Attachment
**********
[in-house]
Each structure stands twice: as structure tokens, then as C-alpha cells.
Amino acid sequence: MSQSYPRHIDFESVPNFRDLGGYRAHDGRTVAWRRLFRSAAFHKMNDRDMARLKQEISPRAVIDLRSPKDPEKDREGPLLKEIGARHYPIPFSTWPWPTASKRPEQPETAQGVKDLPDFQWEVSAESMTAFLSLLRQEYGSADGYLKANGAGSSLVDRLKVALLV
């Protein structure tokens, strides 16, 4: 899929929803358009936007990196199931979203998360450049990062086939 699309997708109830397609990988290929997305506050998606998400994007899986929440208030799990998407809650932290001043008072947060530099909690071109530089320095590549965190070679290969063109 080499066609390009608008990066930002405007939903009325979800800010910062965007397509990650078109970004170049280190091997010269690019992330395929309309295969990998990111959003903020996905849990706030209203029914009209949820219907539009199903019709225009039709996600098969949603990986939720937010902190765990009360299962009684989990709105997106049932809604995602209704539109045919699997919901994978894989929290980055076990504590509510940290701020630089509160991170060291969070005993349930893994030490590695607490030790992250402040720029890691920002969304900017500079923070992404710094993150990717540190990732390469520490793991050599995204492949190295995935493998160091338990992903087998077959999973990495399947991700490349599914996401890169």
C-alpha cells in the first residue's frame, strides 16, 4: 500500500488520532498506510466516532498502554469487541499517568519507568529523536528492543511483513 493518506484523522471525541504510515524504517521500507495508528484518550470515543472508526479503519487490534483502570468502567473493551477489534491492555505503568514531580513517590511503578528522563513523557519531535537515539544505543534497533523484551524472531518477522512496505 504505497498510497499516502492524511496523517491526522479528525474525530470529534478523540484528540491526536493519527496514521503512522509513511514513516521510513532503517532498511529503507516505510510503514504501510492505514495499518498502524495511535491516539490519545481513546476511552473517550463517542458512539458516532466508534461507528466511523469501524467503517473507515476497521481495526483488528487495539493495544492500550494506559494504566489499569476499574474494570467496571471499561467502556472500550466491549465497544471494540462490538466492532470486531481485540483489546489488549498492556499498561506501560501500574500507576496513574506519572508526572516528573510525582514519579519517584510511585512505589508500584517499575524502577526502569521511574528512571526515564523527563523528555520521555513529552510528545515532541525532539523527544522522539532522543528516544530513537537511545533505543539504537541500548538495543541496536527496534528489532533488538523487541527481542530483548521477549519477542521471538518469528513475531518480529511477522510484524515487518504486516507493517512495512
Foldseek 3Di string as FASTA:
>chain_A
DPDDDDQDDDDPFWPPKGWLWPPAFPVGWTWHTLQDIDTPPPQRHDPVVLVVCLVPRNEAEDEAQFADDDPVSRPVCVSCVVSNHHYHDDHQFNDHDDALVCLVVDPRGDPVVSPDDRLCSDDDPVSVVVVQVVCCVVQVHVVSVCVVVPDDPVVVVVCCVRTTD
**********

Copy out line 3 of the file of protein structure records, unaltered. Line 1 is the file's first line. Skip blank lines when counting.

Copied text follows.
Amino acid sequence: MSQSYPRHIDFESVPNFRDLGGYRAHDGRTVAWRRLFRSAAFHKMNDRDMARLKQEISPRAVIDLRSPKDPEKDREGPLLKEIGARHYPIPFSTWPWPTASKRPEQPETAQGVKDLPDFQWEVSAESMTAFLSLLRQEYGSADGYLKANGAGSSLVDRLKVALLV